Five Stages of High School Graduation and College Drop-Off

Senior year of high school and the build-up to college drop-off can make one feel like Alice in Wonderland. Plopped into a strange world where nothing is as you knew it, and time is a riddle to be solved.

In this confusing, alternate universe, you will find the five stages of senior year of high school: inexplicably both the longest and shortest year of your life. 

Five phases of senior year of high school. (Maureen Stiles with her senior!)

5 stages of senior year of high school

1. Denial

This phase begins the moment senior portraits land in your mailbox. You will stare at the person in the photos looking impossibly grown up and feel a strange detachment from the creature you live with.

Much like you regard the perfect picture that comes with the frame when you buy it, the word “graduate” conjures up images of kindergarten or middle school, not high school—not yet. Even the senior parent email makes the time until graduation seems eternal. Months and months of listed activities and deadlines are a visual time warp.

Those commitments for next May and June seem like a lifetime away in August. “We have plenty of time,” you murmur to yourself, ignoring the tug at your heart. At the moment, you will fully believe that statement because anything else would be too overwhelming to contemplate. 

2. Anger

There are many theories regarding “soiling the nest,” but none matter when it is happening to you. You only know that you want it to stop. Pronto. Until it does, the desire to meet your angry and often ungrateful child with the burning rage of a thousand suns will tempt you night and day.

However, no one needs more anger, and being the adult in the room is always wise. So you are forced to learn coping skills. Coping leads us directly into the next phase…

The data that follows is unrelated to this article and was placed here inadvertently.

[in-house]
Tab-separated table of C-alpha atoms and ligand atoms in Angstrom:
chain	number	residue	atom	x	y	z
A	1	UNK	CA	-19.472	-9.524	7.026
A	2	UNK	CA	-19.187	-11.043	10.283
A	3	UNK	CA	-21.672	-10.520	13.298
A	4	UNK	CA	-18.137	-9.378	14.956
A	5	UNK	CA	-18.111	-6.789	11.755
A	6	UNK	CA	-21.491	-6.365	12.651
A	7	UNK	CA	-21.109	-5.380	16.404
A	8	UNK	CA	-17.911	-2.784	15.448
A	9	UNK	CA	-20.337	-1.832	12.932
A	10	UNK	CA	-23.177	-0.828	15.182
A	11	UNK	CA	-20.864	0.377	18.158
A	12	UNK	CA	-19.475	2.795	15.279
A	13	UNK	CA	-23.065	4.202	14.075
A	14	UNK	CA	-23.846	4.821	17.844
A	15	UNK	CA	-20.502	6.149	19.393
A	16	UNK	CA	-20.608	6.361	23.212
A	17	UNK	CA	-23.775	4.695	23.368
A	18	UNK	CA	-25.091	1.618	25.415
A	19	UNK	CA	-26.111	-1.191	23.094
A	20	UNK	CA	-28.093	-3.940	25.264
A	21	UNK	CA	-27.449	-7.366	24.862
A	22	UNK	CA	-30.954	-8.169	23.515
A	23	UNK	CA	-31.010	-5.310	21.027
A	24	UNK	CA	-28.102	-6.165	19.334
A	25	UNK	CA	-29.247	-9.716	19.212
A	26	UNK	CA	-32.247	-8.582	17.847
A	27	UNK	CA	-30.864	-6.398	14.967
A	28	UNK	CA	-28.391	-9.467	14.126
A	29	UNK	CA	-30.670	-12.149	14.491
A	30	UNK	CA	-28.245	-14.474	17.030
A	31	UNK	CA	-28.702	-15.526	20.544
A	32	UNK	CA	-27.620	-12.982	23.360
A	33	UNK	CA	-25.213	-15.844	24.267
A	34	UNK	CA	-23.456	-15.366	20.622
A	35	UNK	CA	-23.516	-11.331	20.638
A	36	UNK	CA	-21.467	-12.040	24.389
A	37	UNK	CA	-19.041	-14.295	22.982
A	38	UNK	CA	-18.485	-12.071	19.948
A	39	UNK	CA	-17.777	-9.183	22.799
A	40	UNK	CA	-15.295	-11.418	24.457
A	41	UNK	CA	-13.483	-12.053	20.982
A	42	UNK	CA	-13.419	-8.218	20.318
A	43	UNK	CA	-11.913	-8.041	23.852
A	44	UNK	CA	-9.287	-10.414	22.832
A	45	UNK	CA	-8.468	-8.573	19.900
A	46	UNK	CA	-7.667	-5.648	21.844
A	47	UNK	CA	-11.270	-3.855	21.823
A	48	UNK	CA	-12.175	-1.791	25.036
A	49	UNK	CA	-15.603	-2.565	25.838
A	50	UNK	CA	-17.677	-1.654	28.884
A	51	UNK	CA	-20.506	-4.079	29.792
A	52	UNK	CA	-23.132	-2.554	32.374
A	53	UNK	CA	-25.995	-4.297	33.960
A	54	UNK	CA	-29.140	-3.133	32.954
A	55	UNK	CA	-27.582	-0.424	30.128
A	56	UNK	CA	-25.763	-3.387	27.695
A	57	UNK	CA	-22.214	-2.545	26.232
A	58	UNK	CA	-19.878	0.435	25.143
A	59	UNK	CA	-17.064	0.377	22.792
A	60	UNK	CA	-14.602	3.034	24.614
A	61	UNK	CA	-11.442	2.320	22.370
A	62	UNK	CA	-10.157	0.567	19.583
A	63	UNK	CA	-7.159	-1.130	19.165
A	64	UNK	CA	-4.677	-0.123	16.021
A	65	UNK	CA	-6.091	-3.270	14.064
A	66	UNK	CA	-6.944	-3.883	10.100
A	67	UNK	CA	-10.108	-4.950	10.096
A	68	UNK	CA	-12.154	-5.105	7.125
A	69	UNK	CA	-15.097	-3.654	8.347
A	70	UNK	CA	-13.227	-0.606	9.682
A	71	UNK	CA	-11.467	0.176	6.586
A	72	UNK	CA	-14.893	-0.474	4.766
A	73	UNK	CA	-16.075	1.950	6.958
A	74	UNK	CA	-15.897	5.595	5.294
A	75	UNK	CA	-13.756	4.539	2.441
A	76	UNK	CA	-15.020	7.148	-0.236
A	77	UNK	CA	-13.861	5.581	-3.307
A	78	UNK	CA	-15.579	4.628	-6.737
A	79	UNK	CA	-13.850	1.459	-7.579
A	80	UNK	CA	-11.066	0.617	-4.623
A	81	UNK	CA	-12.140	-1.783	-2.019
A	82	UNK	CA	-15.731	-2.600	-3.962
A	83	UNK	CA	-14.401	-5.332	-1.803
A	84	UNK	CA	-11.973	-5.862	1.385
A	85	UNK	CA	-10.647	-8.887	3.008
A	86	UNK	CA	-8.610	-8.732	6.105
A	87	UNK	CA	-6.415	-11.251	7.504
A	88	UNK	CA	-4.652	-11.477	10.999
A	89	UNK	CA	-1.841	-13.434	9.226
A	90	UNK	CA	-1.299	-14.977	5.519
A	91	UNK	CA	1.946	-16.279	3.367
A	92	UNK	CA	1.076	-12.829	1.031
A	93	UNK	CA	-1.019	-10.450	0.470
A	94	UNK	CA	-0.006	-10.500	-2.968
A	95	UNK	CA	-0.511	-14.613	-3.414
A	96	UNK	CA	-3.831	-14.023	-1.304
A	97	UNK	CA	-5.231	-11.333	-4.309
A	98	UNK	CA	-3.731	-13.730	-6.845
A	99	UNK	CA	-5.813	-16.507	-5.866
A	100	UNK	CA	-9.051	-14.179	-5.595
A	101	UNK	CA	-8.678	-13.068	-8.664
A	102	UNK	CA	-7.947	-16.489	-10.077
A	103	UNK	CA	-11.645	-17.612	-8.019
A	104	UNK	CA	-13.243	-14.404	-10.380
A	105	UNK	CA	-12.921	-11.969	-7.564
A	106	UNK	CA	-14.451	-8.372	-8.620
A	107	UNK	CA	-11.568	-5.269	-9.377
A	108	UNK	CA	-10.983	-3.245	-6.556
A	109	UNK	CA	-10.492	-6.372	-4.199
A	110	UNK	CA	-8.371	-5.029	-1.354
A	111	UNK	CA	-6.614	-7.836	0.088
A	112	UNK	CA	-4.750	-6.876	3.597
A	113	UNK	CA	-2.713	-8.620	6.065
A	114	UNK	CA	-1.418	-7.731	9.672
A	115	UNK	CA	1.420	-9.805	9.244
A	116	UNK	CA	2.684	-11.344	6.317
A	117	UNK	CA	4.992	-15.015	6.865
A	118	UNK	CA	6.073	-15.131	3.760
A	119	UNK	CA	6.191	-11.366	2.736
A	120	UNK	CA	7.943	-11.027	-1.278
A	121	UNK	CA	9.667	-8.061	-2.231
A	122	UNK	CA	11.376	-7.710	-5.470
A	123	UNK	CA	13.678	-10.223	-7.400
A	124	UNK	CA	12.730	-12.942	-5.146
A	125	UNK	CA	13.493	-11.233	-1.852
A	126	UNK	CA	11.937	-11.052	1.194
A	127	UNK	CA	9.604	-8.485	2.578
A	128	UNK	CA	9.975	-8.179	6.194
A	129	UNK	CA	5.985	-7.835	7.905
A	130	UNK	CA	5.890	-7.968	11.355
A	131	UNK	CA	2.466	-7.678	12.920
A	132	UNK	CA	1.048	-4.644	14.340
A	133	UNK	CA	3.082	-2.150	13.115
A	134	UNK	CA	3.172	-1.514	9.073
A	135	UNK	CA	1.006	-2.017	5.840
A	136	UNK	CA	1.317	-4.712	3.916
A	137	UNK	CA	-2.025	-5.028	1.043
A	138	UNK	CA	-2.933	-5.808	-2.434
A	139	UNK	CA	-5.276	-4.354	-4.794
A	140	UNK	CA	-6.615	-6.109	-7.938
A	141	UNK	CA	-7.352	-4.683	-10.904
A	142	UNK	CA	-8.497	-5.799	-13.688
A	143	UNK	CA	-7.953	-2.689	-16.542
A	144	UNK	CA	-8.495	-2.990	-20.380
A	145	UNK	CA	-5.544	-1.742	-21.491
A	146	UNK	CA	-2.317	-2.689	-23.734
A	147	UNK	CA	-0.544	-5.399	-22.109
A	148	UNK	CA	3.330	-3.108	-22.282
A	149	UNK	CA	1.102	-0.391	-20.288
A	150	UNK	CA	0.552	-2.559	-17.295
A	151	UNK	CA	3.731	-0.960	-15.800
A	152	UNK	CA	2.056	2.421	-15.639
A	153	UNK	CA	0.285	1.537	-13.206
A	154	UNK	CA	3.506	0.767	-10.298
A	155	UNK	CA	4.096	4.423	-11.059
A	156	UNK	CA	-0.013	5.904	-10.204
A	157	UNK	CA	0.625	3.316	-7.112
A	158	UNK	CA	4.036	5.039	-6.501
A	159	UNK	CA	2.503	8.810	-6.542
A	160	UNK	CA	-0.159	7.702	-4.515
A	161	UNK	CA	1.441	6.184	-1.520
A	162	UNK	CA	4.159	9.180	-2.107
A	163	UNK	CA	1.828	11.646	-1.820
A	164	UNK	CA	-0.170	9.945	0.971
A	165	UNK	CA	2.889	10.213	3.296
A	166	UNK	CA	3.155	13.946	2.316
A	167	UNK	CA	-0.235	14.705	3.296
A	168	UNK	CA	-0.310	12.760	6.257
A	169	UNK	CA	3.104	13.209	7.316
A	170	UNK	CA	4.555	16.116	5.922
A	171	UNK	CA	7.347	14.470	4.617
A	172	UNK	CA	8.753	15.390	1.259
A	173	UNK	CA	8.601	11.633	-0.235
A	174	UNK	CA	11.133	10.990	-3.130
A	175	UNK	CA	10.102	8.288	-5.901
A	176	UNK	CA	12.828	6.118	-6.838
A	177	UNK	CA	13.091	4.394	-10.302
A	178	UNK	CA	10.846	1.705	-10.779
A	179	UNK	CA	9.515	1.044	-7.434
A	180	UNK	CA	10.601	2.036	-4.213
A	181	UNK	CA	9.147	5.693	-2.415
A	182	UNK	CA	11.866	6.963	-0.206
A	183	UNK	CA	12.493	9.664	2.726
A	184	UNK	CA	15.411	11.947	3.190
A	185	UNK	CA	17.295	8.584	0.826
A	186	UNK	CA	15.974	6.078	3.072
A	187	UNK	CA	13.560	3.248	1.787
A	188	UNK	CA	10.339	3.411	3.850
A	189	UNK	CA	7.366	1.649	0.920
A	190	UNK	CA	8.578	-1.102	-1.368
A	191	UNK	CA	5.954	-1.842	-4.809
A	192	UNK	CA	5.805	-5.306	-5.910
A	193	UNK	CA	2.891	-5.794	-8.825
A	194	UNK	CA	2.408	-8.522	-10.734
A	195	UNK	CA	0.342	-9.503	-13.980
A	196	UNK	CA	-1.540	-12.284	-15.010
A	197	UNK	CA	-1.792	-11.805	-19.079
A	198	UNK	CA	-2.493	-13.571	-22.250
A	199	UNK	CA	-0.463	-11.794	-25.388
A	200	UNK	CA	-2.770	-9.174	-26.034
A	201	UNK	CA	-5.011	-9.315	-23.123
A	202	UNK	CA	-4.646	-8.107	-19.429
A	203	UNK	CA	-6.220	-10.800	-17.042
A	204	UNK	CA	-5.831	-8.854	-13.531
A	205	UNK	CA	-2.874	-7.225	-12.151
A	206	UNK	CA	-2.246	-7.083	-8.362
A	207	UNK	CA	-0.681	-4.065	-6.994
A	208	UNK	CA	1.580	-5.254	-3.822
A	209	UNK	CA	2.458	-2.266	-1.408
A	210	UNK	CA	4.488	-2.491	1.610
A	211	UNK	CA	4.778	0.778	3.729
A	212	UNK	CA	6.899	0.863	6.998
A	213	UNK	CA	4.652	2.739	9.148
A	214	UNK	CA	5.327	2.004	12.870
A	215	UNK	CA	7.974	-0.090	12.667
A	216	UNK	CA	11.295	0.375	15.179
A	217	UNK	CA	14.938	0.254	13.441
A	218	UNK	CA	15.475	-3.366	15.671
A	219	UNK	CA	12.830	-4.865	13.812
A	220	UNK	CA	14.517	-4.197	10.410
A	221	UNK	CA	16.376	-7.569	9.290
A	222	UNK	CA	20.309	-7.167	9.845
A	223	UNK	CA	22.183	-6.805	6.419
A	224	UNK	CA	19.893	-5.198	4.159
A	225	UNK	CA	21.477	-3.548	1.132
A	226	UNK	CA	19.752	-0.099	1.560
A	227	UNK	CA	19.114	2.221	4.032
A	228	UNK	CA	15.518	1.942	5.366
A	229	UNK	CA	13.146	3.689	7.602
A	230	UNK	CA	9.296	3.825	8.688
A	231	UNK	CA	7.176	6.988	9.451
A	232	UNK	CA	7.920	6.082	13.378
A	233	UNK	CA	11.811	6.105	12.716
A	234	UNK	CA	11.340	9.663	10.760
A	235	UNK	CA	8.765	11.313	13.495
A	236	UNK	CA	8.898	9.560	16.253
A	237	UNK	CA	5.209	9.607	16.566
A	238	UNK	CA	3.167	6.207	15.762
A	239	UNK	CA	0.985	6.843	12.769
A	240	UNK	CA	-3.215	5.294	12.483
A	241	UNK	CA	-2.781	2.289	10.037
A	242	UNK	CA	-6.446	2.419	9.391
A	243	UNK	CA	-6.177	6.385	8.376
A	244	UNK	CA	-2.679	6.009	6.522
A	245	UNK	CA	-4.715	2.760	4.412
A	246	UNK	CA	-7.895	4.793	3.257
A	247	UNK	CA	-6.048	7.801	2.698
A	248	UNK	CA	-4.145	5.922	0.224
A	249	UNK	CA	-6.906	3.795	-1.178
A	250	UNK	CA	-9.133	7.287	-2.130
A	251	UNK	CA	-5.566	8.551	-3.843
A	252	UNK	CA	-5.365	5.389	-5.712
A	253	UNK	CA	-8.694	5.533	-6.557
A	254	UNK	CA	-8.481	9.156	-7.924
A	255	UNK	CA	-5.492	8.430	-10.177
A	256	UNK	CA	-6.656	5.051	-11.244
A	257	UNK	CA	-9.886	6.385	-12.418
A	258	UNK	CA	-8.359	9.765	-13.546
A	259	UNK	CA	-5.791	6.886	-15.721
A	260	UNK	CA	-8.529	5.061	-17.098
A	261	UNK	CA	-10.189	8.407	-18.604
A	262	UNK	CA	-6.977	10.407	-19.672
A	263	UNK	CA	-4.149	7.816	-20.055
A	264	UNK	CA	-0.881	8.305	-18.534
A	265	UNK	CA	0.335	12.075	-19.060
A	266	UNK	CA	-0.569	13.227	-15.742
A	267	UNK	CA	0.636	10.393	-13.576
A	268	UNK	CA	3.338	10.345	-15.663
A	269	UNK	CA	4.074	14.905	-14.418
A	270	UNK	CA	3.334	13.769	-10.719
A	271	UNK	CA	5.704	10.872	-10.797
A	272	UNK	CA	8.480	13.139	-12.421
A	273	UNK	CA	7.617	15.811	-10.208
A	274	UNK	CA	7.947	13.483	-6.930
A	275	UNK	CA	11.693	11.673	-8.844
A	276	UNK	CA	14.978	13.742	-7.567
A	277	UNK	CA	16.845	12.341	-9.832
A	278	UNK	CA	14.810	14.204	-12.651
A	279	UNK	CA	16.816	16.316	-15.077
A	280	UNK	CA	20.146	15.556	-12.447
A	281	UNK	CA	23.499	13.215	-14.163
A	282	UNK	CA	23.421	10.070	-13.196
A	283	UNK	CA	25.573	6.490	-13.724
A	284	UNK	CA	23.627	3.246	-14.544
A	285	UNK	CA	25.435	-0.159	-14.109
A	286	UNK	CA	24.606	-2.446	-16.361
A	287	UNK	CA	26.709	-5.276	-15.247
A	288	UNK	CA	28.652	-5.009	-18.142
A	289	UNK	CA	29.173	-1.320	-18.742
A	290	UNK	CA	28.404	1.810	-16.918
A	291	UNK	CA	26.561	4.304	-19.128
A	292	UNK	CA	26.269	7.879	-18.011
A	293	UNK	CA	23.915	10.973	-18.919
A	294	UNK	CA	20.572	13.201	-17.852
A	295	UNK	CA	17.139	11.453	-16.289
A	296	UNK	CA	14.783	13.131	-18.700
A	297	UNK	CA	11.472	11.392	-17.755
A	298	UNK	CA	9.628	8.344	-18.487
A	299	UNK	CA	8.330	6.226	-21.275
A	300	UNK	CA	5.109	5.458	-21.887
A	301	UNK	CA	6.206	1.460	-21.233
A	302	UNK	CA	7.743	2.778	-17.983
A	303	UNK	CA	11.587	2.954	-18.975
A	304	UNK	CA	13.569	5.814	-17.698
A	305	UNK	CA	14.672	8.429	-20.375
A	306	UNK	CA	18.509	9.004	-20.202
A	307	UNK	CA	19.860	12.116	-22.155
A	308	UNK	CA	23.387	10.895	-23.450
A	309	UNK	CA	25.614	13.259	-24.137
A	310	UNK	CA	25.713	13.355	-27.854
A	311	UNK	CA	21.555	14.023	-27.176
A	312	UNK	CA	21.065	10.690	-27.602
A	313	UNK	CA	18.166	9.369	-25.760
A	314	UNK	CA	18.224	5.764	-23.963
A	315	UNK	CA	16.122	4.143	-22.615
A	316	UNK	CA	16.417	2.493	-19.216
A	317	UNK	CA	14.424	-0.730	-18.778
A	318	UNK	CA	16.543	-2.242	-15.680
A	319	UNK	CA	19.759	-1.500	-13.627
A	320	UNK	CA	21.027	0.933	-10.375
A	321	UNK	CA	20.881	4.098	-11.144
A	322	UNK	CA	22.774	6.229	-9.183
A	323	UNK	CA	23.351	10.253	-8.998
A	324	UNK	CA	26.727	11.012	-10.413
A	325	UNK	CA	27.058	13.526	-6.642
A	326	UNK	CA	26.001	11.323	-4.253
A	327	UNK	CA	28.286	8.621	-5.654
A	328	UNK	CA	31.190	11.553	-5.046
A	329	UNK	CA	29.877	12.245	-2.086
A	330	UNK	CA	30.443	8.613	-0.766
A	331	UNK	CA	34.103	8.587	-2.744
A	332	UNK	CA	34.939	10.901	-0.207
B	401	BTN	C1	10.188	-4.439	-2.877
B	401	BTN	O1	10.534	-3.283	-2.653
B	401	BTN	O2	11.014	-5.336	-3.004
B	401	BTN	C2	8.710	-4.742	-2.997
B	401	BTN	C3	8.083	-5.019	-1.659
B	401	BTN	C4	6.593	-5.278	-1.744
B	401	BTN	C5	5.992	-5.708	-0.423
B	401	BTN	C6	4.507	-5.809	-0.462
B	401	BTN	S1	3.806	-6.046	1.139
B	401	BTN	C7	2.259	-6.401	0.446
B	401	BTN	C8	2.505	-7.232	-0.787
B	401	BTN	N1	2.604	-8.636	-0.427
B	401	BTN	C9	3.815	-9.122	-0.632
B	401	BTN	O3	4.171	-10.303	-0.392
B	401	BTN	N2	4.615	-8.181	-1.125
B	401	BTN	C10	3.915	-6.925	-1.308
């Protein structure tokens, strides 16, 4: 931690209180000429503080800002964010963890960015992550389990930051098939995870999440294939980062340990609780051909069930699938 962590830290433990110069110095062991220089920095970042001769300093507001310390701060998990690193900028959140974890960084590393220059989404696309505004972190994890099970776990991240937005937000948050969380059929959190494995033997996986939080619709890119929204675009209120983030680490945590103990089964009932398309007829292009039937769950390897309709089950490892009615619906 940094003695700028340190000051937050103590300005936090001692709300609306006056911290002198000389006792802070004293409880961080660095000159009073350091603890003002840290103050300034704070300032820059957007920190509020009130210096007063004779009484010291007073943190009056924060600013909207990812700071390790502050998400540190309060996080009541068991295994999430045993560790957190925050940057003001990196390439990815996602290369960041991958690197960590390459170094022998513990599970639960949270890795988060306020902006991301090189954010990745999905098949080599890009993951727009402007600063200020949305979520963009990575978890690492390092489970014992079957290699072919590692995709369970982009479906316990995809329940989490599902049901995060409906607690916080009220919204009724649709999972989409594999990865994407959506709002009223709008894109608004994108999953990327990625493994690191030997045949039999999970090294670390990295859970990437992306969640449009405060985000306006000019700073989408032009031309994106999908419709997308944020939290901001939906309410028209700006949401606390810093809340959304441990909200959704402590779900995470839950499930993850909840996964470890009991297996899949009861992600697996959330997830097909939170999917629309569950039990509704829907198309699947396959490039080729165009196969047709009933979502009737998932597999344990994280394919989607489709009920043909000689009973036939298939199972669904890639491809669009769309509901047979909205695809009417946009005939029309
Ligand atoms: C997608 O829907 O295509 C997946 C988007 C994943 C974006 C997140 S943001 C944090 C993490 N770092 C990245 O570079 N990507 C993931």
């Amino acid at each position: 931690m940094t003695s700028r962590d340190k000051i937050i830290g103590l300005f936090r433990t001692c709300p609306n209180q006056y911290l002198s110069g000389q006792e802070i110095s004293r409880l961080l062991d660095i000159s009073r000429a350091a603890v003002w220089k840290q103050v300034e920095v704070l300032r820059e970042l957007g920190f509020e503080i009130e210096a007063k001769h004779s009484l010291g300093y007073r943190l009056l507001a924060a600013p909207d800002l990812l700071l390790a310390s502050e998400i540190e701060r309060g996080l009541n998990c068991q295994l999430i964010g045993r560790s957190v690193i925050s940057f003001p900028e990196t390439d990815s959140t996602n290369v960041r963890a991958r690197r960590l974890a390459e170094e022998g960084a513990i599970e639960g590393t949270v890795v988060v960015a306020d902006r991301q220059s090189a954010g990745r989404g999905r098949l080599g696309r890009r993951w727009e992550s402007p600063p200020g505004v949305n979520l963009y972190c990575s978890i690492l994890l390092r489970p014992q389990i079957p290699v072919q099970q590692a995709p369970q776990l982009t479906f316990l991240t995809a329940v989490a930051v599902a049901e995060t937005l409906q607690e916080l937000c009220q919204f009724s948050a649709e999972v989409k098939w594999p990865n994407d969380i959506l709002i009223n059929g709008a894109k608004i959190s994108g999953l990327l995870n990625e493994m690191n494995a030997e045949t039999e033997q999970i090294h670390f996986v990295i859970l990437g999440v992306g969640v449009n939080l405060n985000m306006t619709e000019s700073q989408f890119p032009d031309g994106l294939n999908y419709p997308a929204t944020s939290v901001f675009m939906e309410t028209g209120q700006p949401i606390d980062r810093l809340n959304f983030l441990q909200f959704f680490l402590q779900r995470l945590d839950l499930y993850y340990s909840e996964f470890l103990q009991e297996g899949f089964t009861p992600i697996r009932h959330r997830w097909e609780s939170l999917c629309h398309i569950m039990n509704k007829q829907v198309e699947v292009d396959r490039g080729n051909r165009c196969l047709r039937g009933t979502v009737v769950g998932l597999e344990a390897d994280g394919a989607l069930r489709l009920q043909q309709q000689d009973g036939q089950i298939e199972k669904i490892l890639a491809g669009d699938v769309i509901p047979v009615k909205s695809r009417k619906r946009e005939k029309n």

3. Bargaining

In this stage, we revert to toddler parenting tactics. No logic can be assigned to high school seniors, so applying reason is a fool’s mission. Keeping the status quo becomes the new gold standard in the house.

You will swear to share your hidden stash of chocolate as a trade-off for having a peaceful dinner. You will promise to watch more PBS and less reality television if you can get through a shopping excursion without drama. You will give anything to get a glimpse of the child you knew before this 12th-grade transformation stole their personality and upended the household. 

4. Depression 

And one day, it hits you; they are leaving soon, and none of the other unpredictable lunacy matters anymore. Forget everything I said before; I love you no matter how mean and misguided you are.”

You will spend days surrounded by crumpled tissues, sniffling as you browse baby pictures in search of the perfect choice for senior tributes. Your sentimentality warps your perspective making for some serious revisionist history. Your mind, for instance, twists a hellish six-day lice infestation odyssey into oodles of time spent together with no whining, even when combing out toxic, tangled hair and relishing your hero status for not being too skeeved out to tackle the task.

This Disney version of your life tortures you. Listening to the car radio is an emotional rollercoaster, and you develop the habit of staring at your child as they sleep. The realization that you can’t freeze time comes slowly and painfully, but when it does, it sets you and your child free. 

5. Acceptance  

This final phase serves you well as graduation approaches and beyond. Like a new eye prescription reveals the same world more clearly, your focus is sharp and the path apparent. This is the reward for 18 years of patience and the hard work of parenting as you and your child settle into new roles.  

This begins a new relationship and appreciation for the emerging adult. There is no promise of a fairy tale ending; plot twists will be plentiful. Yet, as parents, we are ready for the next chapter, turning the page with anticipation and a wistful sigh. 

More Great Reading:

To Parents of High School Seniors: 9 Important Reminders

About Maureen Stiles

Maureen Stiles is a Washington DC based freelance journalist, columnist and editor. With over a decade of published work in the parenting and humor sector, Maureen has reached audiences around the globe. In addition to published works, she has been quoted in the Washington Post and The New York Times on topics surrounding parenting and family life. Maureen is the author of The Driving Book for Teens and a contributor to the book Grown and Flown: How to Support Your Teen, Stay Close as a Family, and Raise Independent Adults as well as regularly featured on Today's Parenting Community and Grown and Flown.

Read more posts by Maureen

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